Campaigners to call for Deutsche Bank exit from Dominican coal plant at annual meeting
- Massive bribery allegations against plant construction company Odebrecht
BankTrack is the international tracking, campaigning and support organisation focused on banks and the activities they finance.
We aim to promote fundamental changes in the banking sector so that banks adopt just and sustainable business practices.
Heffa Schücking, urgewald
Deutsche Bank was founded in 1870 and is a leading global investment bank. It has operations throughout the world and has a strong presence in Germany and Europe. The bank´s presence is also growing in North America, Asia and in emerging markets. Deutsche Bank offers a variety of financial services and its key activities include corporate banking, private banking and asset management.
Deutsche Bank refers to itself as a "climate ambassador" on its website, yet it was also designated "Coal House of the Year" in 2013.
60325 Frankfurt am Main
John Cryan |
Corporate Responsibility Report 2016|
Annual Report 2016
listed on Frankfurt Stock Exchange & NYSE Euronext
Publicly listed company
True leader Front runner Follower Laggard
BankTrack has assessed Deutsche Bank on its implementation of the UN Guiding Principles on Business and Human Rights in June 2016. Deutsche Bank is assessed as a Front runner, with a total score of 6.5/12.
Deutsche Bank is not moving out of coal as quickly or as comprehensively as we would like, but the January 2017 commitment from Germany’s biggest bank to reduce its exposure to thermal coal and to no longer grant project financing for greenfield thermal coal mines and new coal-fired power stations confirmed that long-standing campaigning from BankTrack and our German partners urgewald is paying off. Deutsche Bank’s move, however, applies only to project financing for coal projects, and not to corporate loans and investment banking services which provide the bulk of the bank’s support for coal-focused companies.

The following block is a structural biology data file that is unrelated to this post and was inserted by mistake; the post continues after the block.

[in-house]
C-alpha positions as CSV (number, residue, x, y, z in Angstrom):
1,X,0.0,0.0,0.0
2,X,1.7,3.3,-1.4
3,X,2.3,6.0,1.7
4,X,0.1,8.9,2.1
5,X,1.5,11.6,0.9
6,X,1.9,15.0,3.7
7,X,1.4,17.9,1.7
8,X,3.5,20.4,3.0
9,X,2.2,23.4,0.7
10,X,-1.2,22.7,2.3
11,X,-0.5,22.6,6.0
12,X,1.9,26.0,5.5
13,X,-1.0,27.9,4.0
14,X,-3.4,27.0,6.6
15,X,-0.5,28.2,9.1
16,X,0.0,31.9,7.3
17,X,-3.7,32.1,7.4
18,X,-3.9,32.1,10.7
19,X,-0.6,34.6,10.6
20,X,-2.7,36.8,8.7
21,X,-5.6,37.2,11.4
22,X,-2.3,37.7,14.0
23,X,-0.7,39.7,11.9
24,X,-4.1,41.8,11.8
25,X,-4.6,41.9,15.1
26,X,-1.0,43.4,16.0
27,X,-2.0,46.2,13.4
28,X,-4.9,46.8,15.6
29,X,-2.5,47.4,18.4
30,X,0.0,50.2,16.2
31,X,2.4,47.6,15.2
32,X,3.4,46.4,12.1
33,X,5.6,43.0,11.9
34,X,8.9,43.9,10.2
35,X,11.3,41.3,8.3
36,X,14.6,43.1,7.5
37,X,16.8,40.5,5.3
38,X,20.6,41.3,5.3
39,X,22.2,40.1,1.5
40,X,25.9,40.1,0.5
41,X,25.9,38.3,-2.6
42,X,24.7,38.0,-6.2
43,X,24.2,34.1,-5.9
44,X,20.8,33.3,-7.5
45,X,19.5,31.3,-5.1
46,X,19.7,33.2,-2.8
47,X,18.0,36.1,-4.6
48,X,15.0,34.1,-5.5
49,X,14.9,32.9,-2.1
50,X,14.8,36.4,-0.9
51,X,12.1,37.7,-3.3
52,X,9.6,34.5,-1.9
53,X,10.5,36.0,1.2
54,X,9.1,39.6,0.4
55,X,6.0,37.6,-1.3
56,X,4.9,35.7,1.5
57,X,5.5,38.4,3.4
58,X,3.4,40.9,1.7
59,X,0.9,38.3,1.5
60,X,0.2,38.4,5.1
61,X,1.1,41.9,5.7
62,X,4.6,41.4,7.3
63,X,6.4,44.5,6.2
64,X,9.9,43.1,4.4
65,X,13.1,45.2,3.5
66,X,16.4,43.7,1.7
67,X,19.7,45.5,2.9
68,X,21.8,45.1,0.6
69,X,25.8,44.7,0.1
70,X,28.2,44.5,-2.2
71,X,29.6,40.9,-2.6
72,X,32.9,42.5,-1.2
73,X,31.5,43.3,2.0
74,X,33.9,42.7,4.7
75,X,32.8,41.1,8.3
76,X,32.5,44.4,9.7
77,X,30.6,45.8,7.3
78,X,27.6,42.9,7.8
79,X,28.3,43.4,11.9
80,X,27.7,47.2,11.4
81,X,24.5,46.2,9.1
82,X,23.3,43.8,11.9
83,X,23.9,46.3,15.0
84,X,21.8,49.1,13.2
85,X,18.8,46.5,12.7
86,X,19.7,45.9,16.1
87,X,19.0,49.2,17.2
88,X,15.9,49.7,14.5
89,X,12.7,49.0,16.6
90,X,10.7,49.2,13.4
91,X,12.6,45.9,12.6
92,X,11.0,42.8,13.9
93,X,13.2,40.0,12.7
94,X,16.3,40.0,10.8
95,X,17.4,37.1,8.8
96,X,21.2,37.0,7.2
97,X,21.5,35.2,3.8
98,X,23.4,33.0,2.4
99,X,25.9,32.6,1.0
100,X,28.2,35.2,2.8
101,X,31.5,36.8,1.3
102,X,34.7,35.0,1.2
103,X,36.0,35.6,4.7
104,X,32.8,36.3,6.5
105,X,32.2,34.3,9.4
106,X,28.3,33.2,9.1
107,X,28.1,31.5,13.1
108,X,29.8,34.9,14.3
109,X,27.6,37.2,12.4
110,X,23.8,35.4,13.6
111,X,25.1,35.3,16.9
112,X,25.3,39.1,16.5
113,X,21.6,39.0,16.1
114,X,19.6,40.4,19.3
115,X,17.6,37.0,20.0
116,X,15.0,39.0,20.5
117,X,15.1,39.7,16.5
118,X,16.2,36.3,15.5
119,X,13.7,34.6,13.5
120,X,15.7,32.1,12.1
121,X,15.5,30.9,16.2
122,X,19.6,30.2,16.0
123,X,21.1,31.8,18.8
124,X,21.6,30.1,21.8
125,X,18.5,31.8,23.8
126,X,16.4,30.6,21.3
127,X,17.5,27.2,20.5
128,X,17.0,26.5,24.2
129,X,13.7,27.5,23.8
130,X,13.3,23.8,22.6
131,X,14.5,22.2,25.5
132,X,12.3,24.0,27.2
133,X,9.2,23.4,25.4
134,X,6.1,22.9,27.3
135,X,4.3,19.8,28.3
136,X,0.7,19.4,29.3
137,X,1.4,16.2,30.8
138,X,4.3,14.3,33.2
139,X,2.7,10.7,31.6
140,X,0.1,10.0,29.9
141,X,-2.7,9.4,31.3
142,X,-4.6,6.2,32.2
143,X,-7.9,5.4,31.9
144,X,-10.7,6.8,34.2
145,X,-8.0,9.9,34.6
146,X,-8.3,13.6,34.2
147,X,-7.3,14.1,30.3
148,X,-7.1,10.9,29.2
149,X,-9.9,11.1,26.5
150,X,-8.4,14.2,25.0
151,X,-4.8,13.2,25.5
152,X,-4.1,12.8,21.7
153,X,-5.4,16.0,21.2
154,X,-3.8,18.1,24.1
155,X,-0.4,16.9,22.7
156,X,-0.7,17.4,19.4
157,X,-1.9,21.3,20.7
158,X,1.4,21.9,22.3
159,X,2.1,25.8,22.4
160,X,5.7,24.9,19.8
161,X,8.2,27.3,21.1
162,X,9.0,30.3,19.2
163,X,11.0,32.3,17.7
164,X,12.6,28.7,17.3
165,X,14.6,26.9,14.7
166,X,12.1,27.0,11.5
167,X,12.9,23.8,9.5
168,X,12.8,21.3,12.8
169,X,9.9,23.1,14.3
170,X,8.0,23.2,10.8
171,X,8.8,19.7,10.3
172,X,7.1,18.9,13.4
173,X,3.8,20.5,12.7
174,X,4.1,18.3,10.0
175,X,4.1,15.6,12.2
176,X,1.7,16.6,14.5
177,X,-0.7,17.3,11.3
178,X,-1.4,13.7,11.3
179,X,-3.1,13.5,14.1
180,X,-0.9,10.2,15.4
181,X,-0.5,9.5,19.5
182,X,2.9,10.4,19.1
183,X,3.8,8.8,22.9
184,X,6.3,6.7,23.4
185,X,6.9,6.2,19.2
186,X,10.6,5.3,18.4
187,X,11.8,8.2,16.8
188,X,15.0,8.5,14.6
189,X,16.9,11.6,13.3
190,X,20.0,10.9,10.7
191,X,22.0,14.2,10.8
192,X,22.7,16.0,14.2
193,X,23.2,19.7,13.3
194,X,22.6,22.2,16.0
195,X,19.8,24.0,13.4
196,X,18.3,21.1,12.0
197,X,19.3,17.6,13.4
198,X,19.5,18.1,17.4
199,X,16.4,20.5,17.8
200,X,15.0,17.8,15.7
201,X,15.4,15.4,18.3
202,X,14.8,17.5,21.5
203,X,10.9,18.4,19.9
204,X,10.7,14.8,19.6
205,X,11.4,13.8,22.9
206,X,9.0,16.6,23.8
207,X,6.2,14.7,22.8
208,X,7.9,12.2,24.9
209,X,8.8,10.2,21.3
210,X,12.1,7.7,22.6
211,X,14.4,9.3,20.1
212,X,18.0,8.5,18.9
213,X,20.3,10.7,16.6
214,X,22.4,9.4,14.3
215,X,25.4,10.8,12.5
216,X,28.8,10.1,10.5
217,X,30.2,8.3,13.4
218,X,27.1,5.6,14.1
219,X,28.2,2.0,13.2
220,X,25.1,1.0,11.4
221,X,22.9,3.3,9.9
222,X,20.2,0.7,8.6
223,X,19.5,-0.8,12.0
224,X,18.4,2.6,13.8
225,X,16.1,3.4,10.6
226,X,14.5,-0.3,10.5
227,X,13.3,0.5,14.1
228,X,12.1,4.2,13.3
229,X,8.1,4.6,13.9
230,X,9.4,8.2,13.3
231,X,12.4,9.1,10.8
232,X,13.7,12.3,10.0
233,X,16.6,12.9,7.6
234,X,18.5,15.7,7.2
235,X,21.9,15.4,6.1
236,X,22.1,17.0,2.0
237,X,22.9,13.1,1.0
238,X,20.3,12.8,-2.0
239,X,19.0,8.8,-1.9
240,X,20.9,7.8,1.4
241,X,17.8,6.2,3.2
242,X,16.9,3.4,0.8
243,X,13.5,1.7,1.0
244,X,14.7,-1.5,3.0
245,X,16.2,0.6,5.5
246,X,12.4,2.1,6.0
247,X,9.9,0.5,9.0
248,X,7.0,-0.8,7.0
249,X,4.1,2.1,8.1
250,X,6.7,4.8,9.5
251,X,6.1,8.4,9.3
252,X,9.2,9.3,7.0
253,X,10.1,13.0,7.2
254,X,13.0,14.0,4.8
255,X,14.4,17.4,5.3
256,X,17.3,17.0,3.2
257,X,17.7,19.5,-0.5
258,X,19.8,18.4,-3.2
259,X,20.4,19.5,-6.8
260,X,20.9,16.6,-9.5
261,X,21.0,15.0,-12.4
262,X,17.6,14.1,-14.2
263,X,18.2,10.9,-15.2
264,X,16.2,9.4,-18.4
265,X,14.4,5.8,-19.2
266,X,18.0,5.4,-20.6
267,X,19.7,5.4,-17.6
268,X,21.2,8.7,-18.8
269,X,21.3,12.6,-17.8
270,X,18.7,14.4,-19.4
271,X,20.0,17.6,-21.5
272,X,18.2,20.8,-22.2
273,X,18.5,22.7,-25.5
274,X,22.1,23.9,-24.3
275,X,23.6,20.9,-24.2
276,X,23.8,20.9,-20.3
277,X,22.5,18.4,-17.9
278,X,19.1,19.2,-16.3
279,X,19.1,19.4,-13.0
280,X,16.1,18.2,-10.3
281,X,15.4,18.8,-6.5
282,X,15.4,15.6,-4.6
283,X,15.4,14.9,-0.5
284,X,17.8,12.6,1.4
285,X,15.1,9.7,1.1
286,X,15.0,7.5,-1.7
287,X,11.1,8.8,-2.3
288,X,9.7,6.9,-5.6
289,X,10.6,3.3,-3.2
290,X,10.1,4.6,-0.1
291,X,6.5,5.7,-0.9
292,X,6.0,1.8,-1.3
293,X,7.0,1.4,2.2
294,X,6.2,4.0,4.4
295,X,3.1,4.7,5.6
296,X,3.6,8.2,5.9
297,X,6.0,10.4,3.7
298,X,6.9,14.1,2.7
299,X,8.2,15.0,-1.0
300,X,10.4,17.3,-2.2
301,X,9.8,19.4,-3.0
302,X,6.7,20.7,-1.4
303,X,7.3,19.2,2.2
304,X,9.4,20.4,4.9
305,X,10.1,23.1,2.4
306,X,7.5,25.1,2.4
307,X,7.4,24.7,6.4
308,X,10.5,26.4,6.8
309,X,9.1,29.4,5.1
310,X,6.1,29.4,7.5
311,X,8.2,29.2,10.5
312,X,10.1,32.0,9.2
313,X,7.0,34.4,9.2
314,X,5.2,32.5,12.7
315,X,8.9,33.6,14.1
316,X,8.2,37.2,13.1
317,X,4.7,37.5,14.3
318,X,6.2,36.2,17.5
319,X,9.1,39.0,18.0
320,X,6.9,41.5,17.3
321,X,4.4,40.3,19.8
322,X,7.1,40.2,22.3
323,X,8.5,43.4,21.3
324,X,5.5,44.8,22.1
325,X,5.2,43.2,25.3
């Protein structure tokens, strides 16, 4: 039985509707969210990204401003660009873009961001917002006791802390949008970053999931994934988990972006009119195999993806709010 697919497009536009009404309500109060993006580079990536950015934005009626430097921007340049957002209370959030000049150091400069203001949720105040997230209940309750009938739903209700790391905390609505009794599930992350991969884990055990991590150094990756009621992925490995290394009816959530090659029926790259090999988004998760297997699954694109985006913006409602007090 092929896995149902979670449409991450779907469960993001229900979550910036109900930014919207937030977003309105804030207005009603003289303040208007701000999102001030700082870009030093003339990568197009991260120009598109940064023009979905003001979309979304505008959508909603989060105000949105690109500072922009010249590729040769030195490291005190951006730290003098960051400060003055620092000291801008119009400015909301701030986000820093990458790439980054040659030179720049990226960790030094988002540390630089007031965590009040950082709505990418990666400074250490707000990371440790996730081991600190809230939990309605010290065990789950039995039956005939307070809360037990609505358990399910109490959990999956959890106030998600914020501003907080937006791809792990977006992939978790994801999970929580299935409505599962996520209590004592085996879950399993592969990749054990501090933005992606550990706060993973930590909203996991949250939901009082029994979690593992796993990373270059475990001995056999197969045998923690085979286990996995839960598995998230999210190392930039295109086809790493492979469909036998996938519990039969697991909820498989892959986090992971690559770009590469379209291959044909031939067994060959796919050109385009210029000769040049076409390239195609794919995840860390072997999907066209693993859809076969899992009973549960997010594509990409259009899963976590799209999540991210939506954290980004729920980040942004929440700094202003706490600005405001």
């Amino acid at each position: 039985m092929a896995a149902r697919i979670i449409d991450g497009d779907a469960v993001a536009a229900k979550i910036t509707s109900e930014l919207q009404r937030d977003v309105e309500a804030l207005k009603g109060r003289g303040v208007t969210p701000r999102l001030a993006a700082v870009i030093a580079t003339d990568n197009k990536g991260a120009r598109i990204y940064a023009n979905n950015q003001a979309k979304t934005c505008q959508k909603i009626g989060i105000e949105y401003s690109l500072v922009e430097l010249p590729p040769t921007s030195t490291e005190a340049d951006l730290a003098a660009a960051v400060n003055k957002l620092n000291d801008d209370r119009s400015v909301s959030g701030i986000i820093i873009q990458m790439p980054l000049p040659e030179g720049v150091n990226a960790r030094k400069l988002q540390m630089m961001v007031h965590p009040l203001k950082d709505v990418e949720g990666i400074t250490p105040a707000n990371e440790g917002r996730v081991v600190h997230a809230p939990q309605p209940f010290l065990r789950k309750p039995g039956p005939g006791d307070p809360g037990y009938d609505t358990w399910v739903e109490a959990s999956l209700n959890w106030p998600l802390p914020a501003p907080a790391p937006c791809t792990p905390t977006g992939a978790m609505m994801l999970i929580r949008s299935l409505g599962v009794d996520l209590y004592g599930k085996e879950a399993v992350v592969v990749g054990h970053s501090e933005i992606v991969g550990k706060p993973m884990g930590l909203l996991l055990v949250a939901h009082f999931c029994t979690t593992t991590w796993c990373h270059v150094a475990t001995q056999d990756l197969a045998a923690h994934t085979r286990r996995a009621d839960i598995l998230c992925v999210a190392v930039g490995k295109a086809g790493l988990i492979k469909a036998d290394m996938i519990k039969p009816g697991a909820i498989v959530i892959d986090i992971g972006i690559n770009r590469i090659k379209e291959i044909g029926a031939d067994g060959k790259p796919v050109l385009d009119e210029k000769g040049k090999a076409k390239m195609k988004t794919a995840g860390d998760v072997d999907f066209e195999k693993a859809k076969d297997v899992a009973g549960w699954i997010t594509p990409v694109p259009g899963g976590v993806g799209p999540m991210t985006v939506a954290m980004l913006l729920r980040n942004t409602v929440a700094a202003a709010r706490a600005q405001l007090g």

At Deutsche Bank's shareholder meeting in May, the bank finally announced an end to its support for mountaintop removal mining (MTR). The bank had been the largest banker behind the controversial practice. Two months previously the bank announced an incremental phase-out of its MTR finance, without any timescales, which was criticised as inadequate by campaigners. The move follows years of campaigning from BankTrack alongside urgewald, Rainforest Action Network and others.
In 2014, JP Morgan, Cit, Barclays and Royal Bank of Scotland all responded to a worldwide pressure campaign of NGOs, including Banktrack, urgewald, Greenpeace and Market Forces, by announcing that they would not help finance the expansion of the Abbot Point coal terminal in Australia. While ANZ and others remain tied to the deal for now, these banks did the right thing in foregoing this destructive deal that threatens the Great Barrier Reef.
Deutsche Bank has told Friends of the Earth Europe and Rettet den Regenwald that it sold its shares in the Indonesian palm oil supplier Bumitama, an important supplier to palm oil giant Wilmar, following months of campaigning by the two groups. Despite numerous promises to clean up its act, Bumitama continues to produce illegal palm oil. Bumitama supplies palm oil to one of the largest global traders in palm oil, Wilmar International, and received financial support from well-known European banks including HSBC, Deutsche Bank and Rabobank. Read more.
Coal India Limited's attempt at a public share issue was successfully blocked in late 2013. The Indian government, the company's majority shareholder, hoped toraise USD 3 billion through the sale of 10% of its stake in the world's largest coal miner. Banktrack was part of a coalition of groups including Greenpeace, Rainforest Action Network and urgewald that pressured the banks underwriting the share offer (Deutsche Bank, Credit Suisse, Bank of America and Goldman Sachs) for their involvement with a company with a notorious environmental and human rights record. Read more [external link].
In 2010, Germany's biggest bank Deutsche Bank announced that it had divested its 2% stake in Elbit Systems, an Israeli arms company that supplies the Israeli military and provides components for the Separation Wall in the Occupied Palestinian Territories. The announcement followed a concerted campaign from German human rights organisations.
In the fall of 2006, Deutsche Bank, HypoVereinsbank and Commerzbank withdrew from the Belene nuclear power project, sited in an earthquake area in Northern Bulgaria. Through media work, postcards and e-mails, visits at the banks' AGMs, an international protest day and a protest week in 60 German cities, the banks were dissuaded from financing this extremely controversial project. The project was eventually called off in 2012.